CXAM, SC and SK. These are all based on the same basic 1.5 meter wave length radar system design. These radars were built by RCA based on a prototype developed by the Naval Research Lab called the XAF. The XAF was first tested in early 1939, and the Navy was jazzed that it could track shells in flight and spot the fall of shot. Max range at that time was 16,000 yards. CXAM was the first production version, with the first sets going on Pacific Fleet carriers during 1941. It proved valuable during the early carrier battles, and was a major player. The SC utilized a small antenna so it could be mounted on small warships. Of course the use of a small antenna caused it to have poor bearing resolution. The SC was nonetheless used though out the war. The SK used a large antenna array of either a mattress dipole array (the flying bed spring) or a large round dish. The larger antennas and their greater gain produced a significant boost in range compared to the SC. The SC could detect a battleship to 37,800 yards, and the SK extended this to about 50,000 yards. The SK used a PPI display instead of an A-scope. The SK became the main air warning radar for the USN during WWII. Performance figures from USN sources are: bearing resolution 10*, range resolution 500 yards. Iím hesitant to list the range accuracy, because itís seems way out of line at +/- 1,000 yards.
SG. The SG, built by Raytheon, is often described as the most important naval radar of WWII. This is probably a correct assessment at least for the crucial Guadalcanal battles . The SG was a better utilization of the 10 cm wave length technology given by the British, than the Royal Navyís own Type 271, in large part because it used a PPI display from the start. This is the kind of display we see in the movies. The PPI was much easier to read than the abstract display of an A-scope. If one could read a map, one could make sense of the PPI display. A mistake of the first versions of the SG, was that the one PPI was in the radar office and could not be viewed by the shipís command on the bridge, or in a CIC (A mistake the Germans did not make with their Berlin radar systems). A PPI is not as accurate as an A-scope, but the SG was adequately accurate even with the PPI. Range accuracy was +/- 150 yards. The resolution for range was 500 yards (300 yards on the A-scope). The antenna, although small, could deliver a beam width of 5 degrees with a 10cm wave length. Average range was about 40,000 yards. The SG could detect a surfaced sub at 12,000 yards, and a periscope to 4,000 yards. The antenna was a reflective type shaped like a small curved blade, and was small enough that it could be mounted just about anywhere convenient, including the mast head of small warship.
In mid 1943 the SG-I came into service. This version had multiple slave PPI displays, and the power output was boosted to 50kw. I try to avoid placing much emphasis on power output, because by itself itís meaningless. For power output to be meaningful it must be correlated with other factors, such as wave length, band width, min signal to noise ratio, antenna gain, noise temperature, and so forth.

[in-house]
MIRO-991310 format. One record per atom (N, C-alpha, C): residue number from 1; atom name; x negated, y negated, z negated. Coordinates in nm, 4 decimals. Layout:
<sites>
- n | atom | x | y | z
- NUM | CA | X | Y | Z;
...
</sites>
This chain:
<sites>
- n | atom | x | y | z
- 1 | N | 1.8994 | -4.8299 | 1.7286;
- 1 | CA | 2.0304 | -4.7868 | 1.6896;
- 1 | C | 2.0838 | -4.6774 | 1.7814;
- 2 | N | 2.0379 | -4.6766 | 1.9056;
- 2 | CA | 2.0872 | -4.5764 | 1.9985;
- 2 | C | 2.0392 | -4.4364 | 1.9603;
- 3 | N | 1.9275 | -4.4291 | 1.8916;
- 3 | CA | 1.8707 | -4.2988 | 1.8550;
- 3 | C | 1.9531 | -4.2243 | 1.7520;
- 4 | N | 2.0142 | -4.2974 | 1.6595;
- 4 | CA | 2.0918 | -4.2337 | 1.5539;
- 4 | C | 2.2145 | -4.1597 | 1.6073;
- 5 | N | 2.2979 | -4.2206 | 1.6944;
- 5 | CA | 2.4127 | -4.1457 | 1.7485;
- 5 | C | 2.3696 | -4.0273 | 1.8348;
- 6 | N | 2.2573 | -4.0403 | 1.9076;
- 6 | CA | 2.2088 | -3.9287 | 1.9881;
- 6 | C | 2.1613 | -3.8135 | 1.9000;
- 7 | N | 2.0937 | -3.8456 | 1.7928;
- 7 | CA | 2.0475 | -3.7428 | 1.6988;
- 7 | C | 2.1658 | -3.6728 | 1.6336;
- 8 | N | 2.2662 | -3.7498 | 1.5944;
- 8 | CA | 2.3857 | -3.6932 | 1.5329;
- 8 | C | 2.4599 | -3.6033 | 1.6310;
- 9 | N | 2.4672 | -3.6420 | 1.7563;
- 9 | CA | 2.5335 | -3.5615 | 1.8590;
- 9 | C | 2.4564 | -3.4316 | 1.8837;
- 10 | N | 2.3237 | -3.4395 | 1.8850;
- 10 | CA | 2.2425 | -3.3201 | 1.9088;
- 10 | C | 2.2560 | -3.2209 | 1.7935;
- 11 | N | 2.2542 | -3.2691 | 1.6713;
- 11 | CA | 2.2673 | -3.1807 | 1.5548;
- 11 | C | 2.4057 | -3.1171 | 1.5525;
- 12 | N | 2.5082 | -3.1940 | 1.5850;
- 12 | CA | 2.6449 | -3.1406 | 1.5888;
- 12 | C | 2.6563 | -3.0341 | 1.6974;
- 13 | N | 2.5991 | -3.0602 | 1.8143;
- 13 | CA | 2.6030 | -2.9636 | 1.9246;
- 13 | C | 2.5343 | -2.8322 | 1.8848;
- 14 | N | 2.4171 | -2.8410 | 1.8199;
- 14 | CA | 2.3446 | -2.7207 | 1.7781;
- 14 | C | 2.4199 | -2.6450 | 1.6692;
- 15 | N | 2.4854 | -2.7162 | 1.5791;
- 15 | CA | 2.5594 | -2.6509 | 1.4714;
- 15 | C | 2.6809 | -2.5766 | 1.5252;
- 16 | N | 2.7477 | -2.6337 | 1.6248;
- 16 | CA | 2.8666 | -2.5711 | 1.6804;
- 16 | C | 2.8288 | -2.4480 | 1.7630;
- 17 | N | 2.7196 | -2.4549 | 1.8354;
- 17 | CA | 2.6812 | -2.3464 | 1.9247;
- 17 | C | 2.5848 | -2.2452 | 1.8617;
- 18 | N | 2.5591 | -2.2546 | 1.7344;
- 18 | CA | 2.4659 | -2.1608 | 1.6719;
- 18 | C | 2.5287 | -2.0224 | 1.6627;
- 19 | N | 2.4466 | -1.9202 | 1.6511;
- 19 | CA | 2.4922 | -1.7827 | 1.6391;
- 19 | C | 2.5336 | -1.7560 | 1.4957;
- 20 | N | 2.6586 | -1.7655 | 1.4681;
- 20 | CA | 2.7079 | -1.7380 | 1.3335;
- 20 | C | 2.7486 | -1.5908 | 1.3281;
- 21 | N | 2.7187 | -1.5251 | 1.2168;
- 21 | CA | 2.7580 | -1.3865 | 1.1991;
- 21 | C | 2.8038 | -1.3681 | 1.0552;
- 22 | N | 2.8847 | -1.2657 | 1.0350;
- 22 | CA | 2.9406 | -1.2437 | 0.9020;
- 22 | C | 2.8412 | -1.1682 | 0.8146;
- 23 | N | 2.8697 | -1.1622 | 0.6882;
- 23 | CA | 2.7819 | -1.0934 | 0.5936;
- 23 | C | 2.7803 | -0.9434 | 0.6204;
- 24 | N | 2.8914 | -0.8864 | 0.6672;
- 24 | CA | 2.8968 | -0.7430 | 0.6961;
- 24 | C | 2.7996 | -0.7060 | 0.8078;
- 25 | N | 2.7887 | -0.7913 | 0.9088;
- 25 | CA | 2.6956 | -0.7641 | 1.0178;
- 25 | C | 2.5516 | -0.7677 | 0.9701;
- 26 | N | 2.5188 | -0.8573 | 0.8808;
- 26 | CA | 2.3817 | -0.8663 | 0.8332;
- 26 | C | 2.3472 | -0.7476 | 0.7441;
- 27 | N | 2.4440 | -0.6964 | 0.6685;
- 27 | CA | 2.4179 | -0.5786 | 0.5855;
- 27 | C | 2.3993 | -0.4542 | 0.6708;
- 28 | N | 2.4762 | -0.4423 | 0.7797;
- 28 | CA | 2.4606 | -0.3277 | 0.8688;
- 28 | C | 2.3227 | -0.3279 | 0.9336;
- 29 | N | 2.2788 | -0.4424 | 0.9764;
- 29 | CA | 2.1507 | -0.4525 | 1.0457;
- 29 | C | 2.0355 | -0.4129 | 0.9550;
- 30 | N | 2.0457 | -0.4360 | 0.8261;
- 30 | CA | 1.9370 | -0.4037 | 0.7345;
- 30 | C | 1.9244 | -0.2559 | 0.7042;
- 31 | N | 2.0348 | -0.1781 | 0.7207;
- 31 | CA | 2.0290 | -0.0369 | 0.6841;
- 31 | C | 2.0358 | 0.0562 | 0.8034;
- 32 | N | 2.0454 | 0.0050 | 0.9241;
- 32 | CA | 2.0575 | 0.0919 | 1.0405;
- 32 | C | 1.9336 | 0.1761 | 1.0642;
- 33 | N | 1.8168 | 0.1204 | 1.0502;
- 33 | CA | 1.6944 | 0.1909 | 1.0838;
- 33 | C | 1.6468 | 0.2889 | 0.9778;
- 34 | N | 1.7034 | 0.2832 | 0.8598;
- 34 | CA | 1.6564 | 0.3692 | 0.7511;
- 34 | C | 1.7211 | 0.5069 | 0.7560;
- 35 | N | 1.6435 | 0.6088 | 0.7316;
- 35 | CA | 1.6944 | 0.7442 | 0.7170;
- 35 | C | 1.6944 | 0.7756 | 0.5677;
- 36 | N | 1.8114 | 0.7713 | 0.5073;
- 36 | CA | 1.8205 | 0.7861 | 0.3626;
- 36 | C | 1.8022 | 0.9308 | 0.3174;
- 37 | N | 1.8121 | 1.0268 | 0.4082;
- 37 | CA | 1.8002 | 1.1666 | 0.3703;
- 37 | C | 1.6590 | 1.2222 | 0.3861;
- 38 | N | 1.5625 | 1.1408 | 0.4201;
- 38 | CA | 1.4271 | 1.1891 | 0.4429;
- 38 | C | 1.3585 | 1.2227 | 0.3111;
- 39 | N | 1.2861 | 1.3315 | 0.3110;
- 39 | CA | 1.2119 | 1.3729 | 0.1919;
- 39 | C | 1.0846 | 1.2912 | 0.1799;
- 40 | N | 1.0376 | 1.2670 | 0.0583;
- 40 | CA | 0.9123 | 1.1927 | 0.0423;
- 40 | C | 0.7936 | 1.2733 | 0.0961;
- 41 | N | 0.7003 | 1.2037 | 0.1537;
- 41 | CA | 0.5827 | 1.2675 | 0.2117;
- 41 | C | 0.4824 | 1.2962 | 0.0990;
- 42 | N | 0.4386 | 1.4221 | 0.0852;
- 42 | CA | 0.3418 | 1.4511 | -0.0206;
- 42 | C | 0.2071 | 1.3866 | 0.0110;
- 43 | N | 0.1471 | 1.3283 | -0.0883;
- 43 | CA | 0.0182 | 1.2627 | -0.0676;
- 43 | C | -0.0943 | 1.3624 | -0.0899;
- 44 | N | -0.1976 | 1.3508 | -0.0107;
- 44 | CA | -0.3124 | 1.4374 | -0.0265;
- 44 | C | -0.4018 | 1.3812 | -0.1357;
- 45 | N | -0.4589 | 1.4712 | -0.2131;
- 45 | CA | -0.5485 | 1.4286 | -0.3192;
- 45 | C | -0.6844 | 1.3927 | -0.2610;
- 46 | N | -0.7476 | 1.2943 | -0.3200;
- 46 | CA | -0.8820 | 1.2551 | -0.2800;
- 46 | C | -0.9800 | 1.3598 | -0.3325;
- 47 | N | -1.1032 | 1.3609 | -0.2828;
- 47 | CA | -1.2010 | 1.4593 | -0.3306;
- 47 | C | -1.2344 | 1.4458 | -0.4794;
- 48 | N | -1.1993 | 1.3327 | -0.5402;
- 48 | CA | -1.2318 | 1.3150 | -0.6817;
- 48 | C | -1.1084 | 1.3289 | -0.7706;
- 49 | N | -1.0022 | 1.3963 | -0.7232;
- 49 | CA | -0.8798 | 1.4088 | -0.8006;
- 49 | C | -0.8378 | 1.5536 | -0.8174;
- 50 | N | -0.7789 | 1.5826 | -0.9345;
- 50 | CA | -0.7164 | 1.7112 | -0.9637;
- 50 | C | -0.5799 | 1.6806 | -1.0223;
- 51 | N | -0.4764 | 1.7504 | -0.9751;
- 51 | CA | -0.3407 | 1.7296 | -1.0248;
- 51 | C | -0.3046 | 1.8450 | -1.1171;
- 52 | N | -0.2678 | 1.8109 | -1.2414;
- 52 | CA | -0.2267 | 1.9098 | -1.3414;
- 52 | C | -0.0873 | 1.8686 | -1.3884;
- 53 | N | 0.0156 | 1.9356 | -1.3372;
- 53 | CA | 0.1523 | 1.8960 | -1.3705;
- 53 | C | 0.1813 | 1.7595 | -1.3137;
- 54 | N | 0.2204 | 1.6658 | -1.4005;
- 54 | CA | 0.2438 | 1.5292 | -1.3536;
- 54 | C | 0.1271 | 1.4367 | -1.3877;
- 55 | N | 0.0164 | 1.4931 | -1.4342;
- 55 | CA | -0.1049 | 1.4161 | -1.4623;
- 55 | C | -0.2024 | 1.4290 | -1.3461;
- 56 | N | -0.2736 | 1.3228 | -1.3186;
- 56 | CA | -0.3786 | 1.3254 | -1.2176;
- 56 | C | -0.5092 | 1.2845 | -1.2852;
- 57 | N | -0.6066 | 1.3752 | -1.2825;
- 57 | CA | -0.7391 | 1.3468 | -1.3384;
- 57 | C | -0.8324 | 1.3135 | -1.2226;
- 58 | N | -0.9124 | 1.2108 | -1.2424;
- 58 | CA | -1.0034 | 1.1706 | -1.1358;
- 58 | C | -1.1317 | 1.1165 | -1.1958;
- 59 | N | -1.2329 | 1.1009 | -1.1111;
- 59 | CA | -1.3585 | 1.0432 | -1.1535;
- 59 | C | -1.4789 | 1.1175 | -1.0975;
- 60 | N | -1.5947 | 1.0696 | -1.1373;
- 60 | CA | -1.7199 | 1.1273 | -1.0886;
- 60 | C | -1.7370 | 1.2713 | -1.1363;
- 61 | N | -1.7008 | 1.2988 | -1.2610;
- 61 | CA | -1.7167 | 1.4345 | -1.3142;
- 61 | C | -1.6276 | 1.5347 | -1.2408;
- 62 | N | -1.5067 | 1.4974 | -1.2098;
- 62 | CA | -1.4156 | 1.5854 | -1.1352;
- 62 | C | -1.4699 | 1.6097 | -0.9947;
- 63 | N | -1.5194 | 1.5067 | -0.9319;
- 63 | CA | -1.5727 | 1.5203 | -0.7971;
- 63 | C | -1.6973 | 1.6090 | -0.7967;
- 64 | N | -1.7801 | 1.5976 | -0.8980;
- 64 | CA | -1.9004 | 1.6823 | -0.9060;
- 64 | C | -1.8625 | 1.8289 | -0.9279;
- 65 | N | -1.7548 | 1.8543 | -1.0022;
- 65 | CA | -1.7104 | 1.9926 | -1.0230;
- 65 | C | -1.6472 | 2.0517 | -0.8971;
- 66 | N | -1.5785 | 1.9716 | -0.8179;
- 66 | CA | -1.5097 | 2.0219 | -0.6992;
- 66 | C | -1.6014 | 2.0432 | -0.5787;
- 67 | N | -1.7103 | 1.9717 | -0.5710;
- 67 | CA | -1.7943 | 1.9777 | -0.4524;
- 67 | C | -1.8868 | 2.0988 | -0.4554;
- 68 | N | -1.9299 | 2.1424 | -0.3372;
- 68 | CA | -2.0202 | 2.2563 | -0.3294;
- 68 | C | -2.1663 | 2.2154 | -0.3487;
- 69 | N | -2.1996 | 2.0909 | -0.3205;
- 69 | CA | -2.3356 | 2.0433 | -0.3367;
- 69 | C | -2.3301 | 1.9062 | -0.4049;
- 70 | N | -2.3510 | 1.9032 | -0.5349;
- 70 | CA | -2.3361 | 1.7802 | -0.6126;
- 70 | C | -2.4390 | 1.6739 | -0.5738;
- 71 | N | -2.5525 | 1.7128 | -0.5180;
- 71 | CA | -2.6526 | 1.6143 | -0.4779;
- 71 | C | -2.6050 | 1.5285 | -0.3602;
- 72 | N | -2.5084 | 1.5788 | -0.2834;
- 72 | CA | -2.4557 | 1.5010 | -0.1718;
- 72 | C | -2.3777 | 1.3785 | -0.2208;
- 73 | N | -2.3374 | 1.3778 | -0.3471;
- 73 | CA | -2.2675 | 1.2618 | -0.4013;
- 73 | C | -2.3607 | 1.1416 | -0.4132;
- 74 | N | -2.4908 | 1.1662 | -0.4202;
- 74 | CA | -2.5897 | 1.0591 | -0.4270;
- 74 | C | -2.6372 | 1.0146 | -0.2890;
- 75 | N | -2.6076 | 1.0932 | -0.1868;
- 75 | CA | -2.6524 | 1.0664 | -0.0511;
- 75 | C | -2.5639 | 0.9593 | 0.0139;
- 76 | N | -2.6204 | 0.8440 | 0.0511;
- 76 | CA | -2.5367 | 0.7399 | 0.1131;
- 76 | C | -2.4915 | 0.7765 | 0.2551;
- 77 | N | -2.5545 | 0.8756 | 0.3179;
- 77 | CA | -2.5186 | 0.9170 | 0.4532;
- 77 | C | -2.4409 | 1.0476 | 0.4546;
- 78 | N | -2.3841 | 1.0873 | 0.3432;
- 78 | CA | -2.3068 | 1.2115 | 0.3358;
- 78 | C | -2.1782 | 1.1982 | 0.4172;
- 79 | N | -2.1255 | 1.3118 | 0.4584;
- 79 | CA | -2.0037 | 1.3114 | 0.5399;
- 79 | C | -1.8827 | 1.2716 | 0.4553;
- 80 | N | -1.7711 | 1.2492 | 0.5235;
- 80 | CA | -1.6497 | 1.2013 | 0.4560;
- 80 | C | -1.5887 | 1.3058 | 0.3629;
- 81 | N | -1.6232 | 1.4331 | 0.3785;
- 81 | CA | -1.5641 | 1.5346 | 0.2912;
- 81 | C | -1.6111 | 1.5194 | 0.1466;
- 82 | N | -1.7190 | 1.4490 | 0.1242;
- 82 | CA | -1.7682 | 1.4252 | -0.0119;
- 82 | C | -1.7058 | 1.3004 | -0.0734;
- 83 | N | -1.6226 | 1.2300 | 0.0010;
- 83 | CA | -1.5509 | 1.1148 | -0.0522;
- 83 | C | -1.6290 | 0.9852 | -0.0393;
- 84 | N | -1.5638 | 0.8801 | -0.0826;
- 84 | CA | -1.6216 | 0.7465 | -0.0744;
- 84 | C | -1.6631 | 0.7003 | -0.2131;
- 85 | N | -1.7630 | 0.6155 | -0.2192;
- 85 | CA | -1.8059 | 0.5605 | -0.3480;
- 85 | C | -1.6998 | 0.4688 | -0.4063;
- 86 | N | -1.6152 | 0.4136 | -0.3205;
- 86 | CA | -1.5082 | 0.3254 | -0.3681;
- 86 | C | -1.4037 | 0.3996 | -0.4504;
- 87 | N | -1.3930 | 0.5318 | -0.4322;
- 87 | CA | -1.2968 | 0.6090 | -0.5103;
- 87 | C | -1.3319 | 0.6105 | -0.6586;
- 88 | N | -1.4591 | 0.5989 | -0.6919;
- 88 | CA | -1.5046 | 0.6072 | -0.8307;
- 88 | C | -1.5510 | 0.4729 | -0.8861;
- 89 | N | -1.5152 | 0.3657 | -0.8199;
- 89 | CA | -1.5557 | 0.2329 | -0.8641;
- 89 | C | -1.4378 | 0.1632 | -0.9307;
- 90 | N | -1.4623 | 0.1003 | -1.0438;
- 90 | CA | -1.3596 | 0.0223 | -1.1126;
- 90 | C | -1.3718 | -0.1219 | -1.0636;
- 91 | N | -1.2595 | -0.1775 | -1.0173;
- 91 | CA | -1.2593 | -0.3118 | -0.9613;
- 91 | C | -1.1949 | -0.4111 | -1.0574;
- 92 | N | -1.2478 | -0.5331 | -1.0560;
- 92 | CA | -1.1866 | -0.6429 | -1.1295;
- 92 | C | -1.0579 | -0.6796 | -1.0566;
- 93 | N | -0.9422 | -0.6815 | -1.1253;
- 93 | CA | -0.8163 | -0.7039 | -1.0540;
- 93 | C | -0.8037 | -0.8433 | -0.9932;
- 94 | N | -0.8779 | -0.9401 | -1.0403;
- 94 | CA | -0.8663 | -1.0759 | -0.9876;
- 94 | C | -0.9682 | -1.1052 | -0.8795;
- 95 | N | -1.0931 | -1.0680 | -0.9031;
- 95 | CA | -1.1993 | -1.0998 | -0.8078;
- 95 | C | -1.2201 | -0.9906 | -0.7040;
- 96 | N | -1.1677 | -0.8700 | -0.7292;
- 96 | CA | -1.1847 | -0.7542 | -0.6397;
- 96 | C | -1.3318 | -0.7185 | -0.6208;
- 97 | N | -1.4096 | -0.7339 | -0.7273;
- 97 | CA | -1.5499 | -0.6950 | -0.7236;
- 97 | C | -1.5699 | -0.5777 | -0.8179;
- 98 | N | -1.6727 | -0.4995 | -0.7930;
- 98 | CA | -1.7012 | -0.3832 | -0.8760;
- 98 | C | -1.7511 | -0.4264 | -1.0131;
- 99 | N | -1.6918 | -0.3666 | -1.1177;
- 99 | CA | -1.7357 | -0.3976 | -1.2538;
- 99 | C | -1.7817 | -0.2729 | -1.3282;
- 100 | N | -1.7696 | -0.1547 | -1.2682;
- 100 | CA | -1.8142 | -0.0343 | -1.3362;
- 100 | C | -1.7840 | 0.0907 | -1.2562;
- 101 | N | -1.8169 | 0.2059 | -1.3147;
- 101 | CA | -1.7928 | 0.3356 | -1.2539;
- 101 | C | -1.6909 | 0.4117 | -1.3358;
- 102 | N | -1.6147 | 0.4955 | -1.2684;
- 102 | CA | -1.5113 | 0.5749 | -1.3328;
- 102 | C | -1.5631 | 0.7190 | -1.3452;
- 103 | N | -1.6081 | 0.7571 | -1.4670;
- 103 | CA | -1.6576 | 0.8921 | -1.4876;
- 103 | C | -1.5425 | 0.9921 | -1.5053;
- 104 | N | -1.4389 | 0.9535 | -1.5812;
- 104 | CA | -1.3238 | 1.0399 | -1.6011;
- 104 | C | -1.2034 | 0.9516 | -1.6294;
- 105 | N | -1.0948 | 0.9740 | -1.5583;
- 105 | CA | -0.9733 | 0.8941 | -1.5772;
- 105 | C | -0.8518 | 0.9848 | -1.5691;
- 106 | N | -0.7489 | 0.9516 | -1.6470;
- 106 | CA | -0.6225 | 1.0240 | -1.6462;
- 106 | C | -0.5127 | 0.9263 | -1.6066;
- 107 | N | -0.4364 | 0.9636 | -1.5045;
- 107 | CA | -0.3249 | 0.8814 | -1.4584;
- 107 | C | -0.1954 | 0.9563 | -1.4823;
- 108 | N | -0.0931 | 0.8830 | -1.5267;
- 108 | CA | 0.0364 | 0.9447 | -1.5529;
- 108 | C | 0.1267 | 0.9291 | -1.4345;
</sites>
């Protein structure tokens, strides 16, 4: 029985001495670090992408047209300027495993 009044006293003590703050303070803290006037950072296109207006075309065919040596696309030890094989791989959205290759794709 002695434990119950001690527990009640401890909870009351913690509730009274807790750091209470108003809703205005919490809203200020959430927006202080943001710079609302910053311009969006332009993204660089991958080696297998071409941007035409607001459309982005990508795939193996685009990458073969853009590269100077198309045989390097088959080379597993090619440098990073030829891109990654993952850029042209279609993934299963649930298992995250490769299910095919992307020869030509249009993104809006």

SJ. The SJ was an active radar for use of submarines designed by Bell Labs. It was a very important component of the American submarine campaign in the Pacific. The SJ was first put to sea in late 1942. The SJ worked on a wave length of 10cm and used a PPI display. The antenna was designed by the NRL. The antenna wave guide was designed to be water proof, so it could be left on the sail and it would not need to be stowed if the submarine dived. It resembled a scaled down SG antenna in appearance. The miniscule size of the SJ antenna meant that the horizontal beam width was about twice that of the SG using virtually the same wave length. The horizontal beam width was 9* The range for picking up surface ships was about 10,000 yards. This range performance might not seem good, but it was fairly typical for submarine based radar during WWII. Submarine radars need to use very compact antennas, and they typically can only be operated a few meters above the sea surface.
SD. The SD was a metric air warning radar for use on submarines. It operated on a wave length of 265cm. Accuracy and resolution were not good, but that wasn't required of it. It's mission was to detect approaching aircraft and allow the submarine to dive, before the aircraft could detect the submarine, either by the aircraft's own radar, or visually. The SD found little use in the Pacific, and often boat commanders just ignored it, because the Japanese rarely employed aviation effectively in their ASW activities.
The French Navy began to be concerned about rumors of radio detection systems by 1939, and the French firm of SFR in Paris began experiments. SFR employed noted researcher H Gutton.
Using a 12 segment magnetron, the first devices produced power outputs of 6 watts at 10 cm wave length, and 10 watts at 16 cm wave length. Using a pulsing technique, the power was up to 50 watts operating on a wave length of 16cm, just before the fall of France in 1940. This set demonstrated an ability to detect a battleship to a max range of 10,000 meters. Gutton tried using an oxide cathode in place of a thoriated tungsten, and that increased the power ten fold to 0.5 kw. As France fell, these test results were transferred to Megaw in England, resulting in Megaw insisting on modifying the British cavity magnetron to include a large oxide cathode.
The Vichy Navy attempted continued clandestine development of the SFR 16cm equipment. Little is known, but some claim that the equipment was eventually able to detect a battleship to a max range of 25,000 meters by 1944. All prototypes were destroyed, along with the documentation, when the Vichy fleet was scuttled.